They’re defined by their individual overlapping elements placed in rows beginning at the bottom edge of the surface. This placement is vital to the shingle roofing process as it forms a barrier against water, snow, ice and even wind. You can imagine the cascading effect this creates, which makes for perfect conditions to allow water run-off smoothly down to the edges and into gutters.
How asphalt shingles are made
The manufacturing process of shingles involves dry looping, saturation, wet looping, coating and mineral surfacing. To begin this process, a roll of organic felt or fiberglass is placed into the roofing machine, with the base passing through a dry looper. One side of the base is then sprayed with asphalt in order to aid saturation. It is then further immersed into asphalt in a saturation tank, in which the fibers or mat are coated with asphalt.
During the wet looping stage, the matting forms into accordion-like folds. It is then treated with asphalt once more in a rigorous coating process, which ensures that both surfaces are filled and stabilized.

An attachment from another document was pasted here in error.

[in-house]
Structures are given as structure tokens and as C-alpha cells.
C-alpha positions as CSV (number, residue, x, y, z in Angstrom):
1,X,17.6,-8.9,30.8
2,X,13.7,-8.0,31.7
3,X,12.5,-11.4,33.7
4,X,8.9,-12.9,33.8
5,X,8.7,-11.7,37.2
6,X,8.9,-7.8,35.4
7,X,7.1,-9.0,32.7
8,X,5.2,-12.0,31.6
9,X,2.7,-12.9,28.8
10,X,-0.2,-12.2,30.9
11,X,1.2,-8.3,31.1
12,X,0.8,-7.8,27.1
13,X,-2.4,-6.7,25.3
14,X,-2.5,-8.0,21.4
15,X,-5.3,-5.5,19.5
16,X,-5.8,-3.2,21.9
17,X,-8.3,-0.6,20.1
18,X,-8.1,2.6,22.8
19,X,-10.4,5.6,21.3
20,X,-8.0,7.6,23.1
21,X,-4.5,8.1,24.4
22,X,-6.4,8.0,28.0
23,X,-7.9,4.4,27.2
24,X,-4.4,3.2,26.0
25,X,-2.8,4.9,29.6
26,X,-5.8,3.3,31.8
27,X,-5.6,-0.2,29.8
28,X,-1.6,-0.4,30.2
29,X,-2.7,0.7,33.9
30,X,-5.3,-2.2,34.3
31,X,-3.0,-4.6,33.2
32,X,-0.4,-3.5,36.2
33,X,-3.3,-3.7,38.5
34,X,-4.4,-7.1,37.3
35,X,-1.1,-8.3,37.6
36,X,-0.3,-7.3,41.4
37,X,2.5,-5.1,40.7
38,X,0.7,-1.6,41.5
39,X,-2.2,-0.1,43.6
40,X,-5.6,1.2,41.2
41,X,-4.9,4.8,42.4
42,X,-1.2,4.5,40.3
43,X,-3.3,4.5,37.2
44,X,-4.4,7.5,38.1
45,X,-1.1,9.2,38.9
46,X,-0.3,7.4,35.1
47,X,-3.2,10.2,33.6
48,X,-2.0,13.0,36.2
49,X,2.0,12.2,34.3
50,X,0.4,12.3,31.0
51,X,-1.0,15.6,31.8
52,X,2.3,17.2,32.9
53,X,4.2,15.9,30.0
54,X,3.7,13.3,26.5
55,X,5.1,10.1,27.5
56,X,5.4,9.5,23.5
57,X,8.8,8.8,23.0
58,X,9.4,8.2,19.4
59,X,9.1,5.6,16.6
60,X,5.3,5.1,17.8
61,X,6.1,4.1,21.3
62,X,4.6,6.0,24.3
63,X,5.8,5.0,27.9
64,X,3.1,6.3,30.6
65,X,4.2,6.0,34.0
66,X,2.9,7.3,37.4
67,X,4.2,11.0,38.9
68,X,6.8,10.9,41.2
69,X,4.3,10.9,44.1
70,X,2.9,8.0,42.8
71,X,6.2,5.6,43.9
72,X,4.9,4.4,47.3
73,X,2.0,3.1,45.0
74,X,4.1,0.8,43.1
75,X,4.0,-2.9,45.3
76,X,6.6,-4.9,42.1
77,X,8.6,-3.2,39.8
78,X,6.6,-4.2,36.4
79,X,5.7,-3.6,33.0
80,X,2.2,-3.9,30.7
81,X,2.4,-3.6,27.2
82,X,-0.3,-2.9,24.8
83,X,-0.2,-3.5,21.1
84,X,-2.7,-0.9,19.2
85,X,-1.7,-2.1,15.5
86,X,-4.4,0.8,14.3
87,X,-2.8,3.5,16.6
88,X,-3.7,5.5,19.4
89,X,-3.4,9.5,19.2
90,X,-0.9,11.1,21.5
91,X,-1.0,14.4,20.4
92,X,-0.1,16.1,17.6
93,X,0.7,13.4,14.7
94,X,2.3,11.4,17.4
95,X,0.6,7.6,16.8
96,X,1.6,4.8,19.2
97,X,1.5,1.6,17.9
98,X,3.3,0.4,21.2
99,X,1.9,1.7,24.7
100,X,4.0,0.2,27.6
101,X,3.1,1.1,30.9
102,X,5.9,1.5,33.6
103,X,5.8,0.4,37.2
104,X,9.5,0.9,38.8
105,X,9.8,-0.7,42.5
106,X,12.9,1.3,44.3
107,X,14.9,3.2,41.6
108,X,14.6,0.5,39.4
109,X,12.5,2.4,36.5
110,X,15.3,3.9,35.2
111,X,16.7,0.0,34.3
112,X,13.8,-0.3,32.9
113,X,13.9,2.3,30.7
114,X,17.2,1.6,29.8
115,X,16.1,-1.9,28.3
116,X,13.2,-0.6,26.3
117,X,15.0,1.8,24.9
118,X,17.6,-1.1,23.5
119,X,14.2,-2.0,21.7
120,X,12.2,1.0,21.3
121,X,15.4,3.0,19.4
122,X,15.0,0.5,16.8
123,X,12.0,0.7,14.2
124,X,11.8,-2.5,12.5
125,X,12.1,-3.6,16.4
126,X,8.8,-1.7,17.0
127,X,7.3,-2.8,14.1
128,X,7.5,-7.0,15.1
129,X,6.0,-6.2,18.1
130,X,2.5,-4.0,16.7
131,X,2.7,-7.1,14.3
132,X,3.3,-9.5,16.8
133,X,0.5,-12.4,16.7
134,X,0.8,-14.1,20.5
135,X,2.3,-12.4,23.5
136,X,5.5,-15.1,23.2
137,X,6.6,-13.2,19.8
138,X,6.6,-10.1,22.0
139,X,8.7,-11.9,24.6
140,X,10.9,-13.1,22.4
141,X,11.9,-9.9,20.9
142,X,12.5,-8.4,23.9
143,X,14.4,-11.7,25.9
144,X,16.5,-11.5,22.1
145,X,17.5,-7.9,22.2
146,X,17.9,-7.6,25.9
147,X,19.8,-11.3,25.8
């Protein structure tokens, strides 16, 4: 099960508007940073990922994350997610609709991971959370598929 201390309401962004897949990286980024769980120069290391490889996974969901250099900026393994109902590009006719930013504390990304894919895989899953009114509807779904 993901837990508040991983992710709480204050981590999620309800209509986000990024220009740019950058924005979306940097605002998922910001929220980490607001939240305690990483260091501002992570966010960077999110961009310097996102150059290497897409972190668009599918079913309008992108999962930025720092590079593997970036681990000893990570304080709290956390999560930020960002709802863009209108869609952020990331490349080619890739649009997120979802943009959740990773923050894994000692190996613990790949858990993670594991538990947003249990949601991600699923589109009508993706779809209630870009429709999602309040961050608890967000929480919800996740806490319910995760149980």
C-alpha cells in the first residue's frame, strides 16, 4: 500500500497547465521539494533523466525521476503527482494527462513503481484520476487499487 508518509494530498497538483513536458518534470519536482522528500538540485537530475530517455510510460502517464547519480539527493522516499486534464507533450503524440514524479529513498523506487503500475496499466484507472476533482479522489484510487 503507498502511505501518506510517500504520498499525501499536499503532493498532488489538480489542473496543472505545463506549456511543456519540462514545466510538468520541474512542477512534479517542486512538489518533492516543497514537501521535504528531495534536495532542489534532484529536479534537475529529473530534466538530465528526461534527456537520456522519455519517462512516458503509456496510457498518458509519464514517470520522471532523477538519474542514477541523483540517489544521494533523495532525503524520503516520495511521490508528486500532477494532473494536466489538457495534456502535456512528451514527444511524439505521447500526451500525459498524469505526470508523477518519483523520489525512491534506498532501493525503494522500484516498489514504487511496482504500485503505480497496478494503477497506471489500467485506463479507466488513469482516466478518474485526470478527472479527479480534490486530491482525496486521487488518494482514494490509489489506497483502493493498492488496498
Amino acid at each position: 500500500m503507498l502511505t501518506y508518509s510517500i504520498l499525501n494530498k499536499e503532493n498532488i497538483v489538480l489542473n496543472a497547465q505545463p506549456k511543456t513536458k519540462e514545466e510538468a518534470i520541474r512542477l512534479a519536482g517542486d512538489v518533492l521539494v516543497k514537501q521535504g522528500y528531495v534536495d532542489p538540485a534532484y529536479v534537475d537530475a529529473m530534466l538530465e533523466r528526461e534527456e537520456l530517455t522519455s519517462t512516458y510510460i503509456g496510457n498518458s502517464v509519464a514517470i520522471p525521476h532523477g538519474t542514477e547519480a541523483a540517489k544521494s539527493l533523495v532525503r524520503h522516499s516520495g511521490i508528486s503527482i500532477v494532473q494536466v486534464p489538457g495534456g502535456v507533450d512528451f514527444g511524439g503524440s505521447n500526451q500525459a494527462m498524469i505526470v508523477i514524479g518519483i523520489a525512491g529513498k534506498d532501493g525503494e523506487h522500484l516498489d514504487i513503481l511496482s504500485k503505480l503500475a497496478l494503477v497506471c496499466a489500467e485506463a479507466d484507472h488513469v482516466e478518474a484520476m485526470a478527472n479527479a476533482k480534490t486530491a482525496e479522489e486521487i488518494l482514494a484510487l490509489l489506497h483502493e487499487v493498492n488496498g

In the mineral surfacing step, ceramic-coated minerals are added to the surface of the mat, which then passes through rollers in order to embed the coating particles in the asphalt, as well as to cool the material.
There is a variety of asphalt shingle types too, some more common than others. Below we take a look at the top two used most often by Port Orchard Roofing clients, and how they are made.
Also referred to as dimensional shingles, architectural shingles are distinguished by their multi-layered base, which is created by two shingle strips being laminated together. The result is a thicker, durable material that is able to withstand any of the weather elements, like heavy rains and wind, hail and extreme heat.
Three tab shingles
Three tab shingles, on the other hand, are made up of three individual tabs, as its name suggests. The important distinction is that they consist only of one single layer. Three tab shingles are commonly lauded for the affordability, however they are far less durable than architectural shingles, with a lifespan of just 20 years.